Sunday, May 12, 2013

Martyrdom


7th Sunday of Easter
                                   


Today, the seventh Sunday of Easter, falls between the Feast of the Ascension of our Lord which we celebrated last Thursday, and the Feast of Pentecost which we will celebrate next Sunday. For these nine days we, like the first disciples, are in a kind of limbo. We commemorate these nine days in our "Novenas," a word taken from the Latin word for nine.

Leonardo: Last Supper
Martyrs and Witnesses

The theme of today's readings is martyrdom. Although we commonly associate the word "martyr" with one who suffers and dies for his or her faith, the word really refers to one who gives witness to his or her faith. In today's first reading we recall the death of Stephen, the first martyr to die for his faith in Jesus.

Why do we recall the death of Stephen today? The feast of St. Stephen is December 26, the day after the coming of the baby Jesus at Christmas. It seems so strange after that wonderful day of hope and joy to hear such a sad story. It's like a rude awakening from a pleasant dream. And now on the first Sunday after Our Lord's departure, we again have the story of Stephen.

In chapter 6 of the Acts of the Apostles, St. Luke introduces us to Stephen, one of the group of seven "deacons" chosen by the Apostles to assist them in their ministry. Stephen witnessed to the Risen Lord by " working great wonders and signs among the people," but his activity also provoked opposition. Like Jesus, Stephen was brought before the Sanhedrin to answer charges. In his defense he launched into a retelling of the whole history of the Jews from the time of Abraham down to the prophets. In his conclusion he castigated the present generation:

            Stiff-necked and uncircumcised in heart and ear, you always oppose the Holy
            Spirit; as your fathers did, so you do also. Which of the prophets have not your
            fathers persecuted? And they killed those who foretold the coming of the Just
            One, of whom you have now been the betrayers and murderers, you who
            received the Law as an ordinance of angels and did not keep it.

Is it any wonder that they would be furious at these words and sentence him to death? Would we behave any differently today, if a similar prophet appeared among us? Not only have we rejected the "ordinance of angels" and failed to keep it, we have glorified our failure to keep it. Let's just look at the Ten Commandments. Love the Lord thy God--we can't even mention His Name in school. Keep holy the Lord's day. Where? In the Mall? Honor thy father and mother--the very idea of fatherhood and motherhood has been under attack for decades. Avoid adultery. Who are you kidding? Isn't adultery a stepping stone to success in the business and entertainment world? Stealing! Lying! They are only wrong if you get caught. Killing! Enlightened voices no longer consider abortion a necessary evil. It has become a positive good that every politician and judge must embrace in order to attain office.

Isn't it just as difficult to be a follower of Jesus today as it was in the time of Stephen? Maybe that's the reason why Jesus in today's gospel prayed not only for the disciples but for all of us at the Last Supper. Lifting his eyes to Heaven, he said,

            Holy Father, I pray not only for them,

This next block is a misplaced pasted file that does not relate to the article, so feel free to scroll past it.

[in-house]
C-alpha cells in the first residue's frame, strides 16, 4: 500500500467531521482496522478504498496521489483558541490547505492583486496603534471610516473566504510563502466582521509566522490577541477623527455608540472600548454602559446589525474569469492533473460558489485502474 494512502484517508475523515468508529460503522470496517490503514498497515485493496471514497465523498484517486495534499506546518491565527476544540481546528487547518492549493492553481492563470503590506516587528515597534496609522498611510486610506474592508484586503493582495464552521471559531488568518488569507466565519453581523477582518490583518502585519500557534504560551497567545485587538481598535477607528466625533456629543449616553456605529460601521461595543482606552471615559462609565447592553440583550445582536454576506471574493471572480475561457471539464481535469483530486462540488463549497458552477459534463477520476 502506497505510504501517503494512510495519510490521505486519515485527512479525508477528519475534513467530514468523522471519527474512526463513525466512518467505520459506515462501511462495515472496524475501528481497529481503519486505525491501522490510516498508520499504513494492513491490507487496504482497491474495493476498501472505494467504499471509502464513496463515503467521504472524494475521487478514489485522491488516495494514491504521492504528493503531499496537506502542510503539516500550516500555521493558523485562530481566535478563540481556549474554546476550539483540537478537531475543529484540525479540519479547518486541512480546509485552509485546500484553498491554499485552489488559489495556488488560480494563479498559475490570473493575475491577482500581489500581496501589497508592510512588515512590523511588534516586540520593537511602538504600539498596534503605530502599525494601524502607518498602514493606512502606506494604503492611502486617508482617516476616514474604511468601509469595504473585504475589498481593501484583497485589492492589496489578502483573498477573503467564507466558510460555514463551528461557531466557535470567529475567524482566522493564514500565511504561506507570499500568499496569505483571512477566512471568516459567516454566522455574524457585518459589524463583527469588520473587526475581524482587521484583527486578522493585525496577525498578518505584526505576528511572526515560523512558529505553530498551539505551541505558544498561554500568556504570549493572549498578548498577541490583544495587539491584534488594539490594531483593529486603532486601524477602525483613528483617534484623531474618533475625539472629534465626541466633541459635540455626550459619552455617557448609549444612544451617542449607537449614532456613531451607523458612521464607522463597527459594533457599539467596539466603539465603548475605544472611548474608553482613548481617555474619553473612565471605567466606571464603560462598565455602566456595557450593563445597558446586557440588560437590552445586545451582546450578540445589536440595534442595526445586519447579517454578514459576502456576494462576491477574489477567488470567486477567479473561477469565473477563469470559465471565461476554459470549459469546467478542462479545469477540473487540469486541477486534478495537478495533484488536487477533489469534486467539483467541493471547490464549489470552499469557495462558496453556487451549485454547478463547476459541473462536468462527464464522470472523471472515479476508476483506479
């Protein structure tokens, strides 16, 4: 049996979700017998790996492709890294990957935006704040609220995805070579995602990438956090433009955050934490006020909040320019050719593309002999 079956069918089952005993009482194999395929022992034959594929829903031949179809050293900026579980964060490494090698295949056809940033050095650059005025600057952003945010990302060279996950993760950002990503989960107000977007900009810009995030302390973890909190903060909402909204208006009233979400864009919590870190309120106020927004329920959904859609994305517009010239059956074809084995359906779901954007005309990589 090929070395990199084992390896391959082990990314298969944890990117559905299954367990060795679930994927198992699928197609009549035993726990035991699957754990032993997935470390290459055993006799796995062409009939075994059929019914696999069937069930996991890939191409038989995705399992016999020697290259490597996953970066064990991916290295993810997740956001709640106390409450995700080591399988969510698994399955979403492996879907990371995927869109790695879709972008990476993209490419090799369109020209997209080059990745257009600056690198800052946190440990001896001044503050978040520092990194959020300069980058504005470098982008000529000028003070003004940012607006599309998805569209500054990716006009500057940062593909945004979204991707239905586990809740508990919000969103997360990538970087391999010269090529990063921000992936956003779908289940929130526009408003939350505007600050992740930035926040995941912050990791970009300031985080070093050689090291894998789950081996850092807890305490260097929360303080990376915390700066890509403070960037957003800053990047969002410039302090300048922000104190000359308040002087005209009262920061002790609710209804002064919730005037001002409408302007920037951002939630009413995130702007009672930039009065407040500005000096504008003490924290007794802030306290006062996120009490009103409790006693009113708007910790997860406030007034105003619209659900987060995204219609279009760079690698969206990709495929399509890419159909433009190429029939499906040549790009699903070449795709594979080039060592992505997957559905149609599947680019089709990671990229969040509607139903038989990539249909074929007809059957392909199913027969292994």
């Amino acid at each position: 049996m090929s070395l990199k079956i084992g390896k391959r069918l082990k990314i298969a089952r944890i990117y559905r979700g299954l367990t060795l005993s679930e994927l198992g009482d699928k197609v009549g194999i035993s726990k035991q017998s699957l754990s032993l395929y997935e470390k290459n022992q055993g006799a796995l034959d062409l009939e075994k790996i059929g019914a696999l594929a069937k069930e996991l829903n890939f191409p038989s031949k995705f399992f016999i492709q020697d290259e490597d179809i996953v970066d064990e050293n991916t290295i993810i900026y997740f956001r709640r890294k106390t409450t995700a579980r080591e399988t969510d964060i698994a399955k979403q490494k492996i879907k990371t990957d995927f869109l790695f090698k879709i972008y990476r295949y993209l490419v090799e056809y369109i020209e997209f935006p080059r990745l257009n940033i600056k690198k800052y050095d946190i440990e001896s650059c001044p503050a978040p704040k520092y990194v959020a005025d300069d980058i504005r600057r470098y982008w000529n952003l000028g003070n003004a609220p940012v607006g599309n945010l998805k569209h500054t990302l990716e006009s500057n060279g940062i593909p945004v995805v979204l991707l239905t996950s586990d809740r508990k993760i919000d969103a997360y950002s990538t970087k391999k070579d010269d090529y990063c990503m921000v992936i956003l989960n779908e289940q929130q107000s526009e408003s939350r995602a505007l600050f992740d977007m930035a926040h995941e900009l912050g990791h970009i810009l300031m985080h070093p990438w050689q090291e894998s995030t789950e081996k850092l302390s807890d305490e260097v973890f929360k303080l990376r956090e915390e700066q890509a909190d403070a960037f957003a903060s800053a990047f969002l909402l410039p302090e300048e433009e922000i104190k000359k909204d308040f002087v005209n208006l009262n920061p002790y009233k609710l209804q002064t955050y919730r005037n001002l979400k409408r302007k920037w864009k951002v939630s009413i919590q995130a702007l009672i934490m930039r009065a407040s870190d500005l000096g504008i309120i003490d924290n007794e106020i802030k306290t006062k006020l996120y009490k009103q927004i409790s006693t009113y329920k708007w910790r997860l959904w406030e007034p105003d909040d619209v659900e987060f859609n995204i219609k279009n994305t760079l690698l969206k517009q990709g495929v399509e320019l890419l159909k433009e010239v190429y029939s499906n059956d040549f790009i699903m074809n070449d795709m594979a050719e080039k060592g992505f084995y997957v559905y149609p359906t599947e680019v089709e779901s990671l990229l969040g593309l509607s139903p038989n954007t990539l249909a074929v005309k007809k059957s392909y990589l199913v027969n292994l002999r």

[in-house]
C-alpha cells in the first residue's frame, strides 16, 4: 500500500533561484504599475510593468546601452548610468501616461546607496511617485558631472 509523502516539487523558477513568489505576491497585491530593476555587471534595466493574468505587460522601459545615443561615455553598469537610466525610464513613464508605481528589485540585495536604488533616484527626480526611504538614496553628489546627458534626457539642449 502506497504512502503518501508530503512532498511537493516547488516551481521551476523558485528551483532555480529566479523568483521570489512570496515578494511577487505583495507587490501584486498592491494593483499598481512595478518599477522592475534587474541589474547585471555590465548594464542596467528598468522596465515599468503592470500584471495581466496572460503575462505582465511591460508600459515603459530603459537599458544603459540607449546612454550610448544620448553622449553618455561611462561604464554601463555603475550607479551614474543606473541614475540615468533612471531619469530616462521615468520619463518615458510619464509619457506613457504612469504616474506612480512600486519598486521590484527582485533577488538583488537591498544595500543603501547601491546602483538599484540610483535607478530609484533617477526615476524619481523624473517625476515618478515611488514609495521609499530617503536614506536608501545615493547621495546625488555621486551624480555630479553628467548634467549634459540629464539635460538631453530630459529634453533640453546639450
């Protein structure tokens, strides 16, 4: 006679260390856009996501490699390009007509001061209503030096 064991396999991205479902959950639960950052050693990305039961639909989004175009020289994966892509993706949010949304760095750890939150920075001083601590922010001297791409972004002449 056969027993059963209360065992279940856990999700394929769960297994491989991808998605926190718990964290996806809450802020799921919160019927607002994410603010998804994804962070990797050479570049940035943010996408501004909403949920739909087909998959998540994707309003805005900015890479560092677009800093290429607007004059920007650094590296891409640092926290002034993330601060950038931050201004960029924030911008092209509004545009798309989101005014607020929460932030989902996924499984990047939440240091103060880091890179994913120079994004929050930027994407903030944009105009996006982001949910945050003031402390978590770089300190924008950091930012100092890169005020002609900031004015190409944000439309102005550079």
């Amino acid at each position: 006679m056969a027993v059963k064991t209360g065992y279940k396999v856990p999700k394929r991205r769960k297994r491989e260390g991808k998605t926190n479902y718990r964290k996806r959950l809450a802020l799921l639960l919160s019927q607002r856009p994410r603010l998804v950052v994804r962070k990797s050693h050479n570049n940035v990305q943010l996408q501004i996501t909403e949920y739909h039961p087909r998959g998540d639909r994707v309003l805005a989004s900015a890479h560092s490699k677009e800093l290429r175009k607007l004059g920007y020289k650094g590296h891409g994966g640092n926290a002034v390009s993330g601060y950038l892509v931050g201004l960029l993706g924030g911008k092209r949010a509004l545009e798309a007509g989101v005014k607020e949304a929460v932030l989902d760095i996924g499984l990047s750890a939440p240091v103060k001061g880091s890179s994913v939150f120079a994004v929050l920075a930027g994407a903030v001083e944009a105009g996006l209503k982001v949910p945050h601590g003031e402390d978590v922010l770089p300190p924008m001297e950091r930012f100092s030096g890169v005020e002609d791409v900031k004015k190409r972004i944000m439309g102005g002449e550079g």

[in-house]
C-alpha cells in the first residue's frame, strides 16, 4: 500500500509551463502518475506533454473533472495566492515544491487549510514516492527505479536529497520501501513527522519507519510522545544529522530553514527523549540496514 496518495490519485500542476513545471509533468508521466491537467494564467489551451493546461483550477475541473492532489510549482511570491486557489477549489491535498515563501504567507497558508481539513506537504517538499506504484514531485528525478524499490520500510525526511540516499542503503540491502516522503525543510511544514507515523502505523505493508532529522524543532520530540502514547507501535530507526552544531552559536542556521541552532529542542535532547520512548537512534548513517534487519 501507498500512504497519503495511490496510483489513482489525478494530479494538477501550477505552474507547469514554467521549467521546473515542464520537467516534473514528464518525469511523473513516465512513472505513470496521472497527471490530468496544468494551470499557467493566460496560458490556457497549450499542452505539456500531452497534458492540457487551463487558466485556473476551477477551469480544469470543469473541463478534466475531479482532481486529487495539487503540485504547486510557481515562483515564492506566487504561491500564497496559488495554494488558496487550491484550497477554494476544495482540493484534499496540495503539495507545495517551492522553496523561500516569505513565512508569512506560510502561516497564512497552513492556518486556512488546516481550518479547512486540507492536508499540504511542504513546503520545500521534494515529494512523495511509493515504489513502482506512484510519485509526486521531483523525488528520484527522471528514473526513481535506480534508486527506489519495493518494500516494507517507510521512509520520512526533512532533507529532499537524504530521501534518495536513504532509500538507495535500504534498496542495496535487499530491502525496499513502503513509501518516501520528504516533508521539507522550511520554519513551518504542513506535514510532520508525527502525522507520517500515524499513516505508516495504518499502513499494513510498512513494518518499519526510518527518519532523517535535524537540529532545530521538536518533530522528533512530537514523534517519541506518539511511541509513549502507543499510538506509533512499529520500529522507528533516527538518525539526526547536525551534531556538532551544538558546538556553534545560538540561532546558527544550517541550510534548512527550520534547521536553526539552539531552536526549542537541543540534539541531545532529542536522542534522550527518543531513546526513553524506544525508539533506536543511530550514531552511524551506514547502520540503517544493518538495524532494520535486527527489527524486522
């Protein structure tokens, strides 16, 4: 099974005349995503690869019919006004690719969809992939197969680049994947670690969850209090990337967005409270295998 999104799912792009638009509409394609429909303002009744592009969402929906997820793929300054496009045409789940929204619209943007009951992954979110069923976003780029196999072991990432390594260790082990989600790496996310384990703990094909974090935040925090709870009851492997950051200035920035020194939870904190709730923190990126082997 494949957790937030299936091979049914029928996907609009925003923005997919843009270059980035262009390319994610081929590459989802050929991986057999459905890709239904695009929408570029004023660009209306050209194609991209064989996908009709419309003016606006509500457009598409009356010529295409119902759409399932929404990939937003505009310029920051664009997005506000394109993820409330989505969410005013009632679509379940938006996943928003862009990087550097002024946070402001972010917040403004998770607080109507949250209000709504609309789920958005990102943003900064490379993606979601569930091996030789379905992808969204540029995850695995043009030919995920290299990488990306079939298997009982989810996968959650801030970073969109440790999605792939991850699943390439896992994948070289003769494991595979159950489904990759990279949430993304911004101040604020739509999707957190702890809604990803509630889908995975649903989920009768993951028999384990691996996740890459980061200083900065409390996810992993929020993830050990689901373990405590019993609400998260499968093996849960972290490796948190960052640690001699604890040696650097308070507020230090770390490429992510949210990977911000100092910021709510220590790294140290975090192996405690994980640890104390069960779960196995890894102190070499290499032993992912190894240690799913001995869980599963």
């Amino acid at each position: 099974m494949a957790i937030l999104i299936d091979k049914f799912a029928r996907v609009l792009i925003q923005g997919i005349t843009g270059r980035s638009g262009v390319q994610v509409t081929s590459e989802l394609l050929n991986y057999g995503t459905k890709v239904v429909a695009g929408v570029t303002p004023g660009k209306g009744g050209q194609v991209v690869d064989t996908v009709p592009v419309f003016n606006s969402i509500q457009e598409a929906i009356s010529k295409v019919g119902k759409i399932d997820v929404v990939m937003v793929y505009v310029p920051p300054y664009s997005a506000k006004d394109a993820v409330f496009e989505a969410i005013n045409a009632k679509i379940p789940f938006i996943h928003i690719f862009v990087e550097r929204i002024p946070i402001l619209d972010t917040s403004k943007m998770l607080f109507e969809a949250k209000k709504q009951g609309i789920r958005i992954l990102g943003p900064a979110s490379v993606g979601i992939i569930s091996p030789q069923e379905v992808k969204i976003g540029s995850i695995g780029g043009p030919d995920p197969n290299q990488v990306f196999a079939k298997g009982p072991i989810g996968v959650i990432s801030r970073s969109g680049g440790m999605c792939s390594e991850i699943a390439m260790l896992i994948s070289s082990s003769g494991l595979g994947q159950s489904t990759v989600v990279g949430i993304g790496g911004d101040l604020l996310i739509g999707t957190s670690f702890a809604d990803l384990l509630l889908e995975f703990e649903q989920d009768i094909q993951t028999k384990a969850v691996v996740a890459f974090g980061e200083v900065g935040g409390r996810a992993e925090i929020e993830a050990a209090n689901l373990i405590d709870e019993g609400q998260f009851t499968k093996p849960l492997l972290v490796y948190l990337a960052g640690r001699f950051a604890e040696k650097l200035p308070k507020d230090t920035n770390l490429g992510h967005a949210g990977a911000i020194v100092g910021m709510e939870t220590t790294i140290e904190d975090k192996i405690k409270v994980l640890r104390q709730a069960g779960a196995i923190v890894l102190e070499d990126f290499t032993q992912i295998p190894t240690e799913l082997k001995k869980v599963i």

but also for those who will believe in me through their word...
           
As the prayer continues we see that our Lord's wish is that our lives will bear witness to His love and serve as a lesson to the world--"so that the world may know that you sent me, and that you loved them even as you loved me."

Most of us are not going to be asked to suffer and die as Stephen and the Apostles did. But we are all being asked in one way or another to be a witness--to pass on the love of Christ to others. Someone once posed a question which should make all of us a little uneasy. I'll just repeat it. "If someone were to accuse you of being a Christian, would there be enough evidence to convict you?" Again, "If someone were to accuse you of being a Christian, would there be enough evidence to convict you?"

We will have to find ways to bear witness--to become martyrs. Let's look at the commandments or ordinances again. We can make the Lord's day holy again by making it a day of rest, a day spent rediscovering our own families. We can honor our father and mother by refusing to blame them for everything that's gone wrong with our lives. Stealing at work is a major problem in our society. If we expect to be fairly compensated for our work, shouldn't we give a full day's work for a full day's pay? Pornography leads to adultery. Let's keep it out of our homes. Our Lord saw little difference between anger and killing.

Like the Apostles we will not be able to bear witness on our own. We need the Holy Spirit of Christ just as much as they did. It may not appear to us as tongues of fire, but the Love of Christ has been given to all of us and it is the strongest force in the world if only we believe.

 It is our choice. We can accept the "ordinance of angels" or reject it. In today's second reading from the Book of Revelation, we read,

            The Spirit and the bride say, "Come."
            Let the hearer say, "Come."
            Let the one who thirsts come forward,
            and the one who wants it receive the gift of life-giving water.

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 Reading 1. Acts 7: 55-60
Reading II. Revelation 22: 12-14, 16-17, 20
Gospel. John 17: 20-26 (Jesus prayed).

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